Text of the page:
Sugar

Malt by itself contains enough fermentable sugar to make an alcoholic drink. In fact German law refuses to recognize a malt liquor brewed with added sugar as "beer" at all. But the home brewer is not a purist. He cannot afford to be, with malt the price it is. By adding sugar he can make his beer much stronger than is normally sold over the bar; he can make it keep better; and he has a wide range of new flavours to play with, since each type of sugar will add its own particular fragrance.

Honey is the oldest form of sugar to be used in beer, and is still thought by some to be the best. Nowadays it is a luxury if added in any quantity, and the drink would rank rather as a hop-flavoured Mead. As in Mead-making, the honey should be boiled 10-15 minutes in part of the water going into the brew, to kill unwanted bacteria which would otherwise turn the beer sour.

Then there are the various types of cane-sugar. Of these, white sugar contributes nothing noticeable to the flavour of the drink. Demerara, though dearest, is best, especially for pale, light-bodied beers. Brown moist is cheapest, and makes a darker beer, heavier in body, but not necessarily more alcoholic, since it contains more unfermentable matter. Invert sugar, used commercially in English beers, ferments out quickest of all, and most completely. It makes a good, dry beer, with a slightly cider-like taste. Golden syrup for some reason takes much longer than the other sugars to clear, and tastes faintly of grapefruit. Black treacle or molasses are best kept for medicinal stouts. Its flavour is not clean on the tongue, and needs the roughness of black malt, and plenty of hops, to counteract it.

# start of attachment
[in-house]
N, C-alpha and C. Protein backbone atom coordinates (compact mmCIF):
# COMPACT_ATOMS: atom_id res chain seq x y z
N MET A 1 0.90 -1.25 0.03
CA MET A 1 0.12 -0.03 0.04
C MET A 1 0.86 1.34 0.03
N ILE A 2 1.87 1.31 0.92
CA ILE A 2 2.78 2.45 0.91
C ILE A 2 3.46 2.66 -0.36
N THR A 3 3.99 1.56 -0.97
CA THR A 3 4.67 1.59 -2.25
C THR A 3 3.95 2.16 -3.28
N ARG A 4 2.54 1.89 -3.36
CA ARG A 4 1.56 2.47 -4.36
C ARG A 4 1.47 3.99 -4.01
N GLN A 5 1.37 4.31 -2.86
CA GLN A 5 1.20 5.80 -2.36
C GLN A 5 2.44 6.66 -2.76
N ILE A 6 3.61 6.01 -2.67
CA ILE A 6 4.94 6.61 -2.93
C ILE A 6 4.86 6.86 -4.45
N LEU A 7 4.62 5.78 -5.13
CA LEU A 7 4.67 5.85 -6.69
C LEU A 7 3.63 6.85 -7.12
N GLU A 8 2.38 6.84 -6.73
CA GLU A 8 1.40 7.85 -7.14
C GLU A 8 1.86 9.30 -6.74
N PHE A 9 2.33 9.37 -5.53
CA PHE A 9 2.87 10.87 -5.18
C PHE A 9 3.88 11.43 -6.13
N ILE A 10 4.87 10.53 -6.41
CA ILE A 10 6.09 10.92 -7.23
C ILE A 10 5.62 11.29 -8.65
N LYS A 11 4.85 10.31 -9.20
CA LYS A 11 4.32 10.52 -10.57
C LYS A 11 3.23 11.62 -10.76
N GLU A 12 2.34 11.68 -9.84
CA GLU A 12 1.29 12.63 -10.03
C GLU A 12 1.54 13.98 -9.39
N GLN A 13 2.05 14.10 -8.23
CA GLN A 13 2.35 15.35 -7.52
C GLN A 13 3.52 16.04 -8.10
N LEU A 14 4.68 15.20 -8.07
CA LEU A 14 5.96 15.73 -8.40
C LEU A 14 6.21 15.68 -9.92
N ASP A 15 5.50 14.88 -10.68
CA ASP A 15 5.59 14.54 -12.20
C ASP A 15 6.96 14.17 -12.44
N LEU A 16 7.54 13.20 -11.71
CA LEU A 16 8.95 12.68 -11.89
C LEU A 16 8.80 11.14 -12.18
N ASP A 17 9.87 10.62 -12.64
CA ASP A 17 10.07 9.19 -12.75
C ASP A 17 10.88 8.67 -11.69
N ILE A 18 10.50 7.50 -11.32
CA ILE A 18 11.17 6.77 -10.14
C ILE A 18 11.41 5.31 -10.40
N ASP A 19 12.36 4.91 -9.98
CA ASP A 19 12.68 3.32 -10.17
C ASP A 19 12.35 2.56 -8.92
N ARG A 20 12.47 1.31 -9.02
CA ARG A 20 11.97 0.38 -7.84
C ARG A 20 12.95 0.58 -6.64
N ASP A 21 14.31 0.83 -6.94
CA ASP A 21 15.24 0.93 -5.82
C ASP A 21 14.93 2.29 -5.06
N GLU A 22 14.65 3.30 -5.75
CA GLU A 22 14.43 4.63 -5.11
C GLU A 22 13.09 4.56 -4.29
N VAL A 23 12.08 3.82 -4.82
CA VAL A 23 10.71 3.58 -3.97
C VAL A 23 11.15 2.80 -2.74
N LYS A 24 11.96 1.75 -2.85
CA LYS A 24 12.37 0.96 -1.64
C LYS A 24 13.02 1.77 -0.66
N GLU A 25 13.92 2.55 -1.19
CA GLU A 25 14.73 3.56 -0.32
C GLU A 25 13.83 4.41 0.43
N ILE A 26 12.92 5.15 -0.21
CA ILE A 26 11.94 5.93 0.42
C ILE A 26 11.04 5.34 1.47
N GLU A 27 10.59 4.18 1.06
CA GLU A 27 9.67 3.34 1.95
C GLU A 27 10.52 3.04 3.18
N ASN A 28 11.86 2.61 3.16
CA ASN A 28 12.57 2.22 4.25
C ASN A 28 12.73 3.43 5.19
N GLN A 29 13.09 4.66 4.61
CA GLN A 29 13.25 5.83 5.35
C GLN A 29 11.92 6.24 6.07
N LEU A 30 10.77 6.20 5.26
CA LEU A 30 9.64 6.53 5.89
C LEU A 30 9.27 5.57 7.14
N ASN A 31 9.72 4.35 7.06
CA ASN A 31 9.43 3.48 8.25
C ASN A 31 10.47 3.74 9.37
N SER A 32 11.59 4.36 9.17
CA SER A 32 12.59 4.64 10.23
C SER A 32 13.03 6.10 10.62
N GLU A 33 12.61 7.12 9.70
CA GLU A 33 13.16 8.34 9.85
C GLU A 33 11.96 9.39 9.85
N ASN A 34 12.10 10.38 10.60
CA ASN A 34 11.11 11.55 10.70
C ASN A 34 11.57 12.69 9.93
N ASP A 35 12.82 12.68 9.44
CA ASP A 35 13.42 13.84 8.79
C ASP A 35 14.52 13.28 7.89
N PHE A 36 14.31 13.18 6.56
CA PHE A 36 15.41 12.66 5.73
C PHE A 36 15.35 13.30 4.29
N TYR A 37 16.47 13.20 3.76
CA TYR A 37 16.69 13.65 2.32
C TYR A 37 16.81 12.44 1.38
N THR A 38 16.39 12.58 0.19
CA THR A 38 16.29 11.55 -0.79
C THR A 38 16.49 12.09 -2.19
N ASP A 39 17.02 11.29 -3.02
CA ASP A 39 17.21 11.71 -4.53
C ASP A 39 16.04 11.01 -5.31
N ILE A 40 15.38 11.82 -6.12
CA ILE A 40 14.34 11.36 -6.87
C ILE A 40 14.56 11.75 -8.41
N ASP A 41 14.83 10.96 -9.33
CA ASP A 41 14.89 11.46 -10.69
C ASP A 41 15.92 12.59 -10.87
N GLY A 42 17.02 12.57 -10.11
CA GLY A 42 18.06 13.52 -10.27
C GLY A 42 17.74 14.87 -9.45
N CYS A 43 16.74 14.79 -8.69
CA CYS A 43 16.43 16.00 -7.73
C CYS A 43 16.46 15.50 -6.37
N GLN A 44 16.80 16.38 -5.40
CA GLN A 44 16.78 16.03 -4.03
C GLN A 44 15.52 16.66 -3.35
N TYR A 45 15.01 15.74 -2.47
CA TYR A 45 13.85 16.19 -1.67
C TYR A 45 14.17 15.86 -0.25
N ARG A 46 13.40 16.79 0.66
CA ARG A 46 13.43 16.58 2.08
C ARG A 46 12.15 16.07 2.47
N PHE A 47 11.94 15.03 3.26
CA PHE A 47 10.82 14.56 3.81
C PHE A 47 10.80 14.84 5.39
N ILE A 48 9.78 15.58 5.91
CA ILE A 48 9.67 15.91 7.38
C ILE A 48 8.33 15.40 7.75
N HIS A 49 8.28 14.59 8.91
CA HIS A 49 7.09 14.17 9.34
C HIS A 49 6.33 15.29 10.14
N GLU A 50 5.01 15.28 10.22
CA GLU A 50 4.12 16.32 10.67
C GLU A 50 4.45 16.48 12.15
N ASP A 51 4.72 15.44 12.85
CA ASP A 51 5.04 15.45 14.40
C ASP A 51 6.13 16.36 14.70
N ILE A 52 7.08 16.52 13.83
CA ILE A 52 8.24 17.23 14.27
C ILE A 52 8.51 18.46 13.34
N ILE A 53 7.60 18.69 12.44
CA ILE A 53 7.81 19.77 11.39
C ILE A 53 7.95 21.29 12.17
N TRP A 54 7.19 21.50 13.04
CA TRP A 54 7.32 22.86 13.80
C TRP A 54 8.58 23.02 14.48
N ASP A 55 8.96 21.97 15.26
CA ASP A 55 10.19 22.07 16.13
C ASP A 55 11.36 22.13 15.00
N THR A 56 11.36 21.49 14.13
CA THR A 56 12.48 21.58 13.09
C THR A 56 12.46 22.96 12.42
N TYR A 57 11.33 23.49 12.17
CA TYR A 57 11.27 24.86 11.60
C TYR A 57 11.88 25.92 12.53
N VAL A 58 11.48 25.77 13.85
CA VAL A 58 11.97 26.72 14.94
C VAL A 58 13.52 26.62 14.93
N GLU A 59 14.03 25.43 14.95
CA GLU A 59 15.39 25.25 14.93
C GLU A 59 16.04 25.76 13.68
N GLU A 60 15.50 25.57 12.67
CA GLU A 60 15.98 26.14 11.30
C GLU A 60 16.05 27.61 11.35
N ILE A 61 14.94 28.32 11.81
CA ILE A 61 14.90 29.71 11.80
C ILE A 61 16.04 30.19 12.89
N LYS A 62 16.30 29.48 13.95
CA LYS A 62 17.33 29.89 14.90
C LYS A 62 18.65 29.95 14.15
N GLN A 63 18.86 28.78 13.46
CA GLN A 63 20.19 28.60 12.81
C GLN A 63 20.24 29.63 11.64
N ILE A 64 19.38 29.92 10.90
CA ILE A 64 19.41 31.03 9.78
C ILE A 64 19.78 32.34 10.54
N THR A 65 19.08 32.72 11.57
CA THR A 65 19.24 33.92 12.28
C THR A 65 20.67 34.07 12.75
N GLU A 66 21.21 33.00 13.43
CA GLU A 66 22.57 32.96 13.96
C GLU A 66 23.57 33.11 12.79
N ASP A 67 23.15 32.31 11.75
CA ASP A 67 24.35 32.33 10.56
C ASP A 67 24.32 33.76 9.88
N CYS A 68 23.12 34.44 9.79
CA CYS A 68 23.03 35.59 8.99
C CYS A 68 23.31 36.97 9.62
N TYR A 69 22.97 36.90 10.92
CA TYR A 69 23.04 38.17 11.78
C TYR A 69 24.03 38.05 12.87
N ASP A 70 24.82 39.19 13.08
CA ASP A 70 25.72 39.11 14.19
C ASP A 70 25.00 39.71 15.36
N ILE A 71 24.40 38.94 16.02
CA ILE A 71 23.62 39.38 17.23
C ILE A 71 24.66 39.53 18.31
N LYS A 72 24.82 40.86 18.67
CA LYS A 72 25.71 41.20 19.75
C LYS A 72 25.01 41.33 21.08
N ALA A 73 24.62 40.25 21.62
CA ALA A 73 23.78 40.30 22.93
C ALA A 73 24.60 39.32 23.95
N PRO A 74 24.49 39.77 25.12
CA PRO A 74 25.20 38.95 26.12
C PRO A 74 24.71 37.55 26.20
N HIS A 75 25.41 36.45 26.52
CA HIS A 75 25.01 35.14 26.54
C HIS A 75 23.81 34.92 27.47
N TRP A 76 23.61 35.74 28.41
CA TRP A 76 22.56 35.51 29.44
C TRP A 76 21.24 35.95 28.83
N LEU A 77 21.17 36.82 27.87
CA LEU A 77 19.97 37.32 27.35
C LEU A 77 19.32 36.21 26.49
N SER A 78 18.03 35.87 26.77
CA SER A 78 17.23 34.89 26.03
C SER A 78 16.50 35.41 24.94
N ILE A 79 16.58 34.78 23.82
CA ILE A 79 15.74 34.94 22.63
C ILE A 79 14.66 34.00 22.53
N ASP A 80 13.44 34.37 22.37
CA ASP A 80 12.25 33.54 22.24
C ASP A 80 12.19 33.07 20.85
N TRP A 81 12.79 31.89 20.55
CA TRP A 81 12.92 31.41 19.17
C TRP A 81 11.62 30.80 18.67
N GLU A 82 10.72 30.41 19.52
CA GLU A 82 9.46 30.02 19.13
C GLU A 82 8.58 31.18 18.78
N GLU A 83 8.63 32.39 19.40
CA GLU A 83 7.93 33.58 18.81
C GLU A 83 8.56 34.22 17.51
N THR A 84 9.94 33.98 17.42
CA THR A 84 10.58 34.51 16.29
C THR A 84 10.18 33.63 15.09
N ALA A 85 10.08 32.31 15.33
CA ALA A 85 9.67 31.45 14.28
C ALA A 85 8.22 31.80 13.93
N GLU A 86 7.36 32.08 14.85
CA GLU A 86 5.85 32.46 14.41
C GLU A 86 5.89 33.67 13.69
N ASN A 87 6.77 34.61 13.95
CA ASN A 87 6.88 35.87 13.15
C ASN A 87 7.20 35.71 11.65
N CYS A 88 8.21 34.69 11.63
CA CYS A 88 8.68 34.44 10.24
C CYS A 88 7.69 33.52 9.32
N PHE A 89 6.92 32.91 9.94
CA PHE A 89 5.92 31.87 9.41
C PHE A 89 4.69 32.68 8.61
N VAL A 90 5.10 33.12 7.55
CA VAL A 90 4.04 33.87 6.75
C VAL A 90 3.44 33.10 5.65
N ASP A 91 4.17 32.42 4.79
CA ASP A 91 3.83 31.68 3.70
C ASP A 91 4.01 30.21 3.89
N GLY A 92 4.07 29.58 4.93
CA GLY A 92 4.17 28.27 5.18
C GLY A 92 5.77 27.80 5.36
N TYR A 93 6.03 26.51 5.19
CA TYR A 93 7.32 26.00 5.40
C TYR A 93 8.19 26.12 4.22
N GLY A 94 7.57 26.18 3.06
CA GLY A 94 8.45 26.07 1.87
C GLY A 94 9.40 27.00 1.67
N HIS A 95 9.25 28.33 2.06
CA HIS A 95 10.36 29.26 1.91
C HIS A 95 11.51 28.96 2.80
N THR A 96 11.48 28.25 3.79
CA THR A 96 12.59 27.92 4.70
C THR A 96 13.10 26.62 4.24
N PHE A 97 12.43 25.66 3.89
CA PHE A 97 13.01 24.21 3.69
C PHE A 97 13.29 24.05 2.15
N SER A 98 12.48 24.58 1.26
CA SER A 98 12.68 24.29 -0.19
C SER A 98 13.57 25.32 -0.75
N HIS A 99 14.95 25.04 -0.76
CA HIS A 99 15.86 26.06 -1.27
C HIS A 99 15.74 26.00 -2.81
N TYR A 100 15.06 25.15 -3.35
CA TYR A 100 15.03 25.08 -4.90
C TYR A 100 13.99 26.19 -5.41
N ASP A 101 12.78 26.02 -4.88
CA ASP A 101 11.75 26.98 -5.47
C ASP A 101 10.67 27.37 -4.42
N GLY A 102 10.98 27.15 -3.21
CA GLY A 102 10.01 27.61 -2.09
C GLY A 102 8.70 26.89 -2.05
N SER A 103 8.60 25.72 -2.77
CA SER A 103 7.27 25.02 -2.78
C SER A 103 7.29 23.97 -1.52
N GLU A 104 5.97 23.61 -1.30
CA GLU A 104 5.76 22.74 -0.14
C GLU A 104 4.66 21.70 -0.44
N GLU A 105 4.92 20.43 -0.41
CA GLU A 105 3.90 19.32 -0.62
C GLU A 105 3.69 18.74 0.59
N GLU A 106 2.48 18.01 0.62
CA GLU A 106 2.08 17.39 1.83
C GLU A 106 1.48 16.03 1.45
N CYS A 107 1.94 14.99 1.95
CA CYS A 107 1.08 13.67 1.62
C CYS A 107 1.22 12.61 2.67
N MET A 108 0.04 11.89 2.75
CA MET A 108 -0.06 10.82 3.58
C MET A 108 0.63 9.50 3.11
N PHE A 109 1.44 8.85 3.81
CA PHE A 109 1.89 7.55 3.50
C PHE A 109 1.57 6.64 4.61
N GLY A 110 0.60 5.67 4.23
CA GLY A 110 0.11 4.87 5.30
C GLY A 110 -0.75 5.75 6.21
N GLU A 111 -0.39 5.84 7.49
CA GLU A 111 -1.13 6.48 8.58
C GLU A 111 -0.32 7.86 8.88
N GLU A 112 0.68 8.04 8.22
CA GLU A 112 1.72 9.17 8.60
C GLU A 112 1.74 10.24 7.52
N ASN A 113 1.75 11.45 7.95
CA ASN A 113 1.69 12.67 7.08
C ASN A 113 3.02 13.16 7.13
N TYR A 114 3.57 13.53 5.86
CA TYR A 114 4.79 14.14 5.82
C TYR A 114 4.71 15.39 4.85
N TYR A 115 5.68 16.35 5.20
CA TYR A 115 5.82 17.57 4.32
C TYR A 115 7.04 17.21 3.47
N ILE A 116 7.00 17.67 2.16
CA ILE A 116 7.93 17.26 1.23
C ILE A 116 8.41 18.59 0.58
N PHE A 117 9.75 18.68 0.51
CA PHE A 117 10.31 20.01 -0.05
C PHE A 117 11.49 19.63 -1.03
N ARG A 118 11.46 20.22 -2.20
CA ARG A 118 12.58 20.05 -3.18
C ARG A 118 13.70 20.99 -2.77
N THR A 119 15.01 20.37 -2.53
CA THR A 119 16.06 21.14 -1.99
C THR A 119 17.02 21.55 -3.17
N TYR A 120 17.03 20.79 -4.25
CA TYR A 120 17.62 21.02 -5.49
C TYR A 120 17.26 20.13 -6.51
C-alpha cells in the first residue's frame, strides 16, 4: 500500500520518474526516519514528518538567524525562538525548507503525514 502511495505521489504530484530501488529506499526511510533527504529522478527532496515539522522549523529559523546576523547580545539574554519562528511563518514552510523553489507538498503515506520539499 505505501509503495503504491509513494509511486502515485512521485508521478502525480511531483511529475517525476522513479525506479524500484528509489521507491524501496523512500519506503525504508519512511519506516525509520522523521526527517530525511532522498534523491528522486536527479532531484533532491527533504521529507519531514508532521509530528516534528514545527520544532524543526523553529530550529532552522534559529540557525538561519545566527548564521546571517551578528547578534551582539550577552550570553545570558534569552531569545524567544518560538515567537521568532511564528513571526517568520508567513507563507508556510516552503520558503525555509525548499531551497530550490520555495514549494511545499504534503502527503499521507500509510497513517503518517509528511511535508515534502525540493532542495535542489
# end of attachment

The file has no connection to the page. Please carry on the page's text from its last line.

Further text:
A whole range of beers can be produced by using malt extract and our table shows four excellent recipes for home brewers to produce beers of varying strength.

These are quite simple, and anyone can produce an excellent, strong beer fully as satisfying as any which can be purchased at "the local."

Five gallons is the most a man can lift conveniently. If women brew, they had better halve the quantities and make 2 gallons at a time. Round figures are used. There is no need for precision, but a hydrometer is worth getting, to let you know what type and strength of beer to expect. Use tap-water. Galvanised wash-boilers are quite safe for boiling up the infusion of herbs; there is no acid formed at this stage, and so no risk of metal poisoning arises. Use Demerara or invert sugar for the lighter brews, brown for the heavier.

The Extract is easier to pour if left in a warm place overnight, and 2 lb. jars are more convenient than 14 lb. tins, but dearer. When pouring extract from a tin, wet the free hand with cold water. The ribbon of malt can then be coaxed back into the tin without sticking to the fingers.

Hops can, of course, be used alone in any of the recipes that suggest other herbs, at the rate of 4-8 oz. to the 5-gallon brew. Compressed hops come in 8-oz. packets which can easily be broken in half to save weighing. If loose hops are used, a good fistful may be taken to weigh about an ounce.

Baker's yeast may be used, but it needs more skimming, and takes longer to clear. Lager and Ale yeast cultures are best left for fancy brews.

The fermenting vessel should be large enough to hold the wort and allow for the "head," say 7-gallon size. It is best made of polythene or stoneware.

Making Your Own Wine

Making Your Own Wine

At one time or another you must have sent away for something. A

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